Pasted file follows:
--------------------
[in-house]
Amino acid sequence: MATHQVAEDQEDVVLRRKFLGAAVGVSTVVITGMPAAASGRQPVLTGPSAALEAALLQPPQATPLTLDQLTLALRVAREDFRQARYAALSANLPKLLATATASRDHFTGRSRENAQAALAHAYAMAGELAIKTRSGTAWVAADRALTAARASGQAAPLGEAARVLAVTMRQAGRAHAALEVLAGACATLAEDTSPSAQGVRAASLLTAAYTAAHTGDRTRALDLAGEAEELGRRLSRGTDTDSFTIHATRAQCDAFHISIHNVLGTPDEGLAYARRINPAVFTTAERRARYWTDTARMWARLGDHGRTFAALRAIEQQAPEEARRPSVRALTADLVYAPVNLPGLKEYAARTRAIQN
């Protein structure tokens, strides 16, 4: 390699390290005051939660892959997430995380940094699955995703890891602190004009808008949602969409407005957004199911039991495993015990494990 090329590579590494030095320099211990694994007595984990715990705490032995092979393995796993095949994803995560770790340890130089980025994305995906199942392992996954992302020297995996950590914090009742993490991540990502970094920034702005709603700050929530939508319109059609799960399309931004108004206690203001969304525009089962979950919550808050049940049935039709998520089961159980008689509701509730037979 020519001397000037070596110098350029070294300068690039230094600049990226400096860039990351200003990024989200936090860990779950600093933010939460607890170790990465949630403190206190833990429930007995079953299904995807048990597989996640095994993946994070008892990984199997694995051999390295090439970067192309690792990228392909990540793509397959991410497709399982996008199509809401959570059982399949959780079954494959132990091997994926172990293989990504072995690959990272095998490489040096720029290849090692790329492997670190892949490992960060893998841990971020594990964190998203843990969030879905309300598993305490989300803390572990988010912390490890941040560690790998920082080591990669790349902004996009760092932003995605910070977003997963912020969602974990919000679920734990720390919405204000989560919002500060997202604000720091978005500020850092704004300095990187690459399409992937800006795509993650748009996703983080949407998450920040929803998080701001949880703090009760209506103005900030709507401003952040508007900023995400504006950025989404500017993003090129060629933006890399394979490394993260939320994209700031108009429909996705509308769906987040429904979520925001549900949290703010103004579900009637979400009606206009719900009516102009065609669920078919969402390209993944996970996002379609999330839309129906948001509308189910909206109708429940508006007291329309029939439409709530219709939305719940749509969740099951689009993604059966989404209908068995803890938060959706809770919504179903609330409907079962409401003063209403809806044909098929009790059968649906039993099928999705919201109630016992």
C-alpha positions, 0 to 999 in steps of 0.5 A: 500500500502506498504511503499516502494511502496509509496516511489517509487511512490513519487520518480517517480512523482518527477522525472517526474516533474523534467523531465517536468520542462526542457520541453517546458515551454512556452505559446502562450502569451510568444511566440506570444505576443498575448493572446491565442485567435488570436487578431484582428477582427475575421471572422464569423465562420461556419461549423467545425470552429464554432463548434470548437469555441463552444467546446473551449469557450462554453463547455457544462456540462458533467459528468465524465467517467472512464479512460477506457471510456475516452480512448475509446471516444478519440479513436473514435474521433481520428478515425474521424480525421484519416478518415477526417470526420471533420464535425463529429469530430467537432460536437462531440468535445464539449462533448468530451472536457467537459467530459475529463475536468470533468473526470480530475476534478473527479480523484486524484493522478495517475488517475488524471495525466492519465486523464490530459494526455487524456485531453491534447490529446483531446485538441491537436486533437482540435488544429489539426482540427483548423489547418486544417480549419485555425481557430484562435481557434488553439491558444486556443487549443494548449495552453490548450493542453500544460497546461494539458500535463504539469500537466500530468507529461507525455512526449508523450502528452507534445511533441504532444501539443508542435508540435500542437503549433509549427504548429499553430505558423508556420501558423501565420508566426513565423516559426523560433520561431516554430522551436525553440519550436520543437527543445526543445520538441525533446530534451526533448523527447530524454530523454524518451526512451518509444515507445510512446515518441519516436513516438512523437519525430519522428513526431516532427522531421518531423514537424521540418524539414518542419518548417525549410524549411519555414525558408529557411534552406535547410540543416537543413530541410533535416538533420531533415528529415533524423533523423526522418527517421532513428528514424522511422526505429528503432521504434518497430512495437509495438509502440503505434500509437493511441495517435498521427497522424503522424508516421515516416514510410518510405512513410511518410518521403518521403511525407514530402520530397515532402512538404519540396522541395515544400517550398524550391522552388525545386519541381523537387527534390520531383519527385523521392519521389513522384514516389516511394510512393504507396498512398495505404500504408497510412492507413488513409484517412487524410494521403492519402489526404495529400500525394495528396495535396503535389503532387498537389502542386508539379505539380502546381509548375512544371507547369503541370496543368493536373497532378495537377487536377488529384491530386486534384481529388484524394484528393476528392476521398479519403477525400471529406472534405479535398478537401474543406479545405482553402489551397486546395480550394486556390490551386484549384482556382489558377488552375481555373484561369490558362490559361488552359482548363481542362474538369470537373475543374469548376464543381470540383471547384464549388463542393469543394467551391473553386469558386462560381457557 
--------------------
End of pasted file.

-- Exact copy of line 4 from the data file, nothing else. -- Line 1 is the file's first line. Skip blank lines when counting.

C-alpha positions, 0 to 999 in steps of 0.5 A: 500500500502506498504511503499516502494511502496509509496516511489517509487511512490513519487520518480517517480512523482518527477522525472517526474516533474523534467523531465517536468520542462526542457520541453517546458515551454512556452505559446502562450502569451510568444511566440506570444505576443498575448493572446491565442485567435488570436487578431484582428477582427475575421471572422464569423465562420461556419461549423467545425470552429464554432463548434470548437469555441463552444467546446473551449469557450462554453463547455457544462456540462458533467459528468465524465467517467472512464479512460477506457471510456475516452480512448475509446471516444478519440479513436473514435474521433481520428478515425474521424480525421484519416478518415477526417470526420471533420464535425463529429469530430467537432460536437462531440468535445464539449462533448468530451472536457467537459467530459475529463475536468470533468473526470480530475476534478473527479480523484486524484493522478495517475488517475488524471495525466492519465486523464490530459494526455487524456485531453491534447490529446483531446485538441491537436486533437482540435488544429489539426482540427483548423489547418486544417480549419485555425481557430484562435481557434488553439491558444486556443487549443494548449495552453490548450493542453500544460497546461494539458500535463504539469500537466500530468507529461507525455512526449508523450502528452507534445511533441504532444501539443508542435508540435500542437503549433509549427504548429499553430505558423508556420501558423501565420508566426513565423516559426523560433520561431516554430522551436525553440519550436520543437527543445526543445520538441525533446530534451526533448523527447530524454530523454524518451526512451518509444515507445510512446515518441519516436513516438512523437519525430519522428513526431516532427522531421518531423514537424521540418524539414518542419518548417525549410524549411519555414525558408529557411534552406535547410540543416537543413530541410533535416538533420531533415528529415533524423533523423526522418527517421532513428528514424522511422526505429528503432521504434518497430512495437509495438509502440503505434500509437493511441495517435498521427497522424503522424508516421515516416514510410518510405512513410511518410518521403518521403511525407514530402520530397515532402512538404519540396522541395515544400517550398524550391522552388525545386519541381523537387527534390520531383519527385523521392519521389513522384514516389516511394510512393504507396498512398495505404500504408497510412492507413488513409484517412487524410494521403492519402489526404495529400500525394495528396495535396503535389503532387498537389502542386508539379505539380502546381509548375512544371507547369503541370496543368493536373497532378495537377487536377488529384491530386486534384481529388484524394484528393476528392476521398479519403477525400471529406472534405479535398478537401474543406479545405482553402489551397486546395480550394486556390490551386484549384482556382489558377488552375481555373484561369490558362490559361488552359482548363481542362474538369470537373475543374469548376464543381470540383471547384464549388463542393469543394467551391473553386469558386462560381457557 